Uruguay's president Jose Mujica has admitted that the planned relaunch of bankrupt Pluna as an employee-owned, state-backed firm may be unrealistic.
In parallel, Juan Carlos Lopez Mena, the owner of Uruguay-based ATR 72 operator BQB Lineas Aereas, has quietly agreed to deposit up to $13.6 million to negotiate the potential acquisition of seven Bombardier CRJ900 jets formerly operated by Pluna and now owned by the Uruguayan state.
Last year, the government tried to sell the aircraft through two unsuccessful tender processes.
A direct legal successor of Pluna might face problems particularly in Brazil, where former employees of Varig, which owned Pluna until its own bankruptcy, have obtained court orders to obtain massive severance payments, allowing them to seize any subsisting assets from former Varig subsidiaries, which could include Pluna's aircraft operating to Brazil.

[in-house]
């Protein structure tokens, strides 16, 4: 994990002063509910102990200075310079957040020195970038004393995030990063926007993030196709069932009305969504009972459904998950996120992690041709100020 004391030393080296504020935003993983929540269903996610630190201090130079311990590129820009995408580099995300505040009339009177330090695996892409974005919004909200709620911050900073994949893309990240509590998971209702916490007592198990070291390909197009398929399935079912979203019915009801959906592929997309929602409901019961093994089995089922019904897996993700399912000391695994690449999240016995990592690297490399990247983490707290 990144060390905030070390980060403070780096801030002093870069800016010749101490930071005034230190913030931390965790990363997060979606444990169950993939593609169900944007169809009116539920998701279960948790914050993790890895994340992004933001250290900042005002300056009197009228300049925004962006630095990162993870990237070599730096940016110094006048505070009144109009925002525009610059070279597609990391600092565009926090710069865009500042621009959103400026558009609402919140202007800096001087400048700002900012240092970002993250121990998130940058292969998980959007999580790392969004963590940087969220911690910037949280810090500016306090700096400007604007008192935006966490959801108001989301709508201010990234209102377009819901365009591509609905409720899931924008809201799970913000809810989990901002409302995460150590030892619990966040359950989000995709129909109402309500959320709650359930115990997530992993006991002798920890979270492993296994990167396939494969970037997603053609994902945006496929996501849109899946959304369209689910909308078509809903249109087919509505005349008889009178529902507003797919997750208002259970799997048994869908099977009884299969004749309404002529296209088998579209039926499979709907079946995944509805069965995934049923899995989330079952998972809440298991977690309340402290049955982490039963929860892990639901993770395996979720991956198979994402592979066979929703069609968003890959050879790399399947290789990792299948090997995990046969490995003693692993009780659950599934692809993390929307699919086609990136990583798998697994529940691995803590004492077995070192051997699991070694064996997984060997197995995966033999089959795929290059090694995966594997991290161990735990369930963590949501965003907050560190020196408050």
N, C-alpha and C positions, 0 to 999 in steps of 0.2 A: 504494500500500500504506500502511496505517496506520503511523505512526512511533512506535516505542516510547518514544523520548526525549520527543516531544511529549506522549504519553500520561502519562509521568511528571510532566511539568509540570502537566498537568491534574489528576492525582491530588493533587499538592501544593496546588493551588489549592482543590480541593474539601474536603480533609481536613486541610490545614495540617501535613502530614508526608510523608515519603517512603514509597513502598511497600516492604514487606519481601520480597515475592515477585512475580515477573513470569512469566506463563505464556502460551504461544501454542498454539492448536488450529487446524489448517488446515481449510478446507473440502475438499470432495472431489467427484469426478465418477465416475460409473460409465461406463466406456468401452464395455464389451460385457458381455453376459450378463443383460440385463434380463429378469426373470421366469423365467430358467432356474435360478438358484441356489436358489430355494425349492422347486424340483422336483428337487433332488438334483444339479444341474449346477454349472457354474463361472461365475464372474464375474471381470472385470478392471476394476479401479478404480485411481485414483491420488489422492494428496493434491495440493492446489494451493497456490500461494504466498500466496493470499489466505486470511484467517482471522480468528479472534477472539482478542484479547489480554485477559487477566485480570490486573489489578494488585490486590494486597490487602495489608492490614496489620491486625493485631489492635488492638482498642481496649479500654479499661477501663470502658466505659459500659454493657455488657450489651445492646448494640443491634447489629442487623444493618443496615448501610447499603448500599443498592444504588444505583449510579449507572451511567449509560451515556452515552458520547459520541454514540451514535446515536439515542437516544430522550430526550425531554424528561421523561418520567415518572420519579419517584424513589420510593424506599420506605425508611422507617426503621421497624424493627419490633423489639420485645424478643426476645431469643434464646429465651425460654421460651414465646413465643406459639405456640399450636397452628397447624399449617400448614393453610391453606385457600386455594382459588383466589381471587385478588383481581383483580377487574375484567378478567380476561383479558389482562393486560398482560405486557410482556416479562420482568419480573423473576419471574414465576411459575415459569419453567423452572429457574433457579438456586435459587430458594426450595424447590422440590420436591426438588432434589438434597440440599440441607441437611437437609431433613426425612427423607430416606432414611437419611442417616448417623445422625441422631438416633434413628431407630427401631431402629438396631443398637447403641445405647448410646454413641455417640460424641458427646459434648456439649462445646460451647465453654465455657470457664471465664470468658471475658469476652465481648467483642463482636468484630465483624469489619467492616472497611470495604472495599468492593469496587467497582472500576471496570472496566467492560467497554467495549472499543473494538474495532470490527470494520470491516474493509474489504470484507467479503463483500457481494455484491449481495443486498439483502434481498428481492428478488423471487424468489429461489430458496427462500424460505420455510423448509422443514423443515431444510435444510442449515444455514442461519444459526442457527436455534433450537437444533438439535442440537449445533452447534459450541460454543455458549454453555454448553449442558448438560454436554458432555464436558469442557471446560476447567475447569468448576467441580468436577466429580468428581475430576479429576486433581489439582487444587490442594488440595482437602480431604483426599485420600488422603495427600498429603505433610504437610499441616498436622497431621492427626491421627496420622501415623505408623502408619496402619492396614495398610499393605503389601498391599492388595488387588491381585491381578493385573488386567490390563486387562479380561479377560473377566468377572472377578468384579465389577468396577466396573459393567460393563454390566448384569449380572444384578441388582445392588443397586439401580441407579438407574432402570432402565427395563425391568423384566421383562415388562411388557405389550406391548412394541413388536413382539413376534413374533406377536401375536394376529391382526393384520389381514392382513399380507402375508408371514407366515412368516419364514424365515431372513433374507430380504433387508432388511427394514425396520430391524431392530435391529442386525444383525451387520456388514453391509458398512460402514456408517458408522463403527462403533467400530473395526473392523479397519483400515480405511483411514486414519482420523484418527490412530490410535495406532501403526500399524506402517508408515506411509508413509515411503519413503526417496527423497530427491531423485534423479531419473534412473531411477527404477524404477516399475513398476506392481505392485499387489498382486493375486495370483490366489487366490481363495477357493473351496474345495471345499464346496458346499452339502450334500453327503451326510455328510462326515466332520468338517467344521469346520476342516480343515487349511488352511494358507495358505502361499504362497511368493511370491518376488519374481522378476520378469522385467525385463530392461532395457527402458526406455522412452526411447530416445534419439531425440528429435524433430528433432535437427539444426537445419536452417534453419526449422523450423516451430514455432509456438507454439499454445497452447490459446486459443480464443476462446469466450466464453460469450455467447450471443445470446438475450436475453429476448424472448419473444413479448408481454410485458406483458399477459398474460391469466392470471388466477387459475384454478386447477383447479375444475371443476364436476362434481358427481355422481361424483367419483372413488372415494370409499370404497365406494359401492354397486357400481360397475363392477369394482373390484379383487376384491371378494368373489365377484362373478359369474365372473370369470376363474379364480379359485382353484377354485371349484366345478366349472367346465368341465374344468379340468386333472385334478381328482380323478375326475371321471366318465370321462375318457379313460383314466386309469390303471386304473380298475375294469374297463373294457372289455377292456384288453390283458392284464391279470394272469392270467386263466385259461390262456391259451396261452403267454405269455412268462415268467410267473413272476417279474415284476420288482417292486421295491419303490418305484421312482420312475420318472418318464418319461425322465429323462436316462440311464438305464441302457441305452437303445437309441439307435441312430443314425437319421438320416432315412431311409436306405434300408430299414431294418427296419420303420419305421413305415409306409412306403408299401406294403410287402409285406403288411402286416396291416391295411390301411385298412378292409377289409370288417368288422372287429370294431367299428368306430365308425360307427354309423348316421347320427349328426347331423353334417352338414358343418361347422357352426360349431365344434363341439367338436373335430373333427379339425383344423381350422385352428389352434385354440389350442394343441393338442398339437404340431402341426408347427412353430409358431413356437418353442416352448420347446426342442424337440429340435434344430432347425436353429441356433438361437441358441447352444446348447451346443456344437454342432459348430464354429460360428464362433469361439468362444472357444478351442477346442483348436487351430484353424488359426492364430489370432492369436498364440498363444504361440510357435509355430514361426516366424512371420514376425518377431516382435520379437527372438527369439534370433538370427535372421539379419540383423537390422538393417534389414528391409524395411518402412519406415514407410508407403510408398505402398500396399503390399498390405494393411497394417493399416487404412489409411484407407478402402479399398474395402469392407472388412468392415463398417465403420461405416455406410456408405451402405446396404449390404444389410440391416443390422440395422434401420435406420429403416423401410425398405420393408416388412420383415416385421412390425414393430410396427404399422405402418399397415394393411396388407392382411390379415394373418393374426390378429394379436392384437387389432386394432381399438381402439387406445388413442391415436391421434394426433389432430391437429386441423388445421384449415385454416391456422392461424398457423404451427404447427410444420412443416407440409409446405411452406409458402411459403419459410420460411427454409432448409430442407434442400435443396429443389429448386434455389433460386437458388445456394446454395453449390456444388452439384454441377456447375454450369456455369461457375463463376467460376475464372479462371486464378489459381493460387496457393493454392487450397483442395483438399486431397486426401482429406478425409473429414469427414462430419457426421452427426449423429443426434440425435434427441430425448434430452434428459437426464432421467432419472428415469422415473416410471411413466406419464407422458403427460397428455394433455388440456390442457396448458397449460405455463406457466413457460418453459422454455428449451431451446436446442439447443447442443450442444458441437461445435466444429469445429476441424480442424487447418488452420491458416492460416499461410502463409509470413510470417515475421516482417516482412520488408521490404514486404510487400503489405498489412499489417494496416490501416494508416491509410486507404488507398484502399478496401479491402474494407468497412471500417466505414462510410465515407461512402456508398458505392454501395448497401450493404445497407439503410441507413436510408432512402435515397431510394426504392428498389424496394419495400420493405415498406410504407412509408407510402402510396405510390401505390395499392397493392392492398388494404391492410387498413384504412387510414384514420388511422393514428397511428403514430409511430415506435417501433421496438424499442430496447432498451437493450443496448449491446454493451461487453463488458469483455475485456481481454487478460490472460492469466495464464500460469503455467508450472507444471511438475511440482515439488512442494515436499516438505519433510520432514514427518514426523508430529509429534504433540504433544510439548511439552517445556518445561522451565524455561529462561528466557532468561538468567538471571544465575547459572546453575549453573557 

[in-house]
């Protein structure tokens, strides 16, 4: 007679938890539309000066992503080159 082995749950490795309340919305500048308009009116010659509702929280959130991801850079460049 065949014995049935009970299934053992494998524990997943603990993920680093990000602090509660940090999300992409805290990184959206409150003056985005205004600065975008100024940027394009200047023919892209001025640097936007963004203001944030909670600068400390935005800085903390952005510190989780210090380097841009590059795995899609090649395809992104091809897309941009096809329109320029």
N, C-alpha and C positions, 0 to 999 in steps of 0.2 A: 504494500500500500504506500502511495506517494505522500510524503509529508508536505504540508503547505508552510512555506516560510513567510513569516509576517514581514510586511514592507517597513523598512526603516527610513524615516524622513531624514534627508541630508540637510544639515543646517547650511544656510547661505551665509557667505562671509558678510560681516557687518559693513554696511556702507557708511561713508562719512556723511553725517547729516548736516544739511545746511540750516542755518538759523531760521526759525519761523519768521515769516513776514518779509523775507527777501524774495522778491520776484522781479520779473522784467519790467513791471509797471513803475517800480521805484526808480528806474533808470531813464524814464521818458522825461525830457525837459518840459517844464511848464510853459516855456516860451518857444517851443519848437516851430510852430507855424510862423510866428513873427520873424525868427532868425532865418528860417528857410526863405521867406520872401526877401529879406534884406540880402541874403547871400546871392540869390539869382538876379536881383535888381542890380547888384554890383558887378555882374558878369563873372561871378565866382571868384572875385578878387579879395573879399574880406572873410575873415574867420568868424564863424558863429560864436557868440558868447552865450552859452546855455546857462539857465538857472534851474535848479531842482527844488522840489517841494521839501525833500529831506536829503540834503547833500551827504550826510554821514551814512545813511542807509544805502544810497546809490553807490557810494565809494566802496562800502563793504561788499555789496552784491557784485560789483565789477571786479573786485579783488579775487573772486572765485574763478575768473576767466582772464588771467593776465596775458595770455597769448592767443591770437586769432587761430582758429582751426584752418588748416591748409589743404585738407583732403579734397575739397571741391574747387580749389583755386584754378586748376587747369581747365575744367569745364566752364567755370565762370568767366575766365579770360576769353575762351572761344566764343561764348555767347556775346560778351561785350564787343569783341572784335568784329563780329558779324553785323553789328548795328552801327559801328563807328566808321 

Last October, Spain's Cosmo Airlines made a surprise offer for the aircraft, but it soon became clear that they had acted as an intermediary for Lopez Mena, who has now agreed to pay the deposit left unpaid by Cosmo.
BQB has been actively looking into leasing larger jet aircraft.
According to a source close to Lopez Mena, the judicial risk for Pluna's assetts in Brazil may have helped to convince the left-winged Uruguayan government to stop backing the employee-owned model for relaunching Pluna. According to the source, the government might now be willing to offer the seven aircraft at a price "below $100 million" to the formal winner of the tender, Cosmo, which has transferred its right to BQB.
BQB Lineas Aereas is operating a network of flights to Argentina and Southern Brazil and hopes to acquire additional traffic rights once Pluna's route authorities expire in June.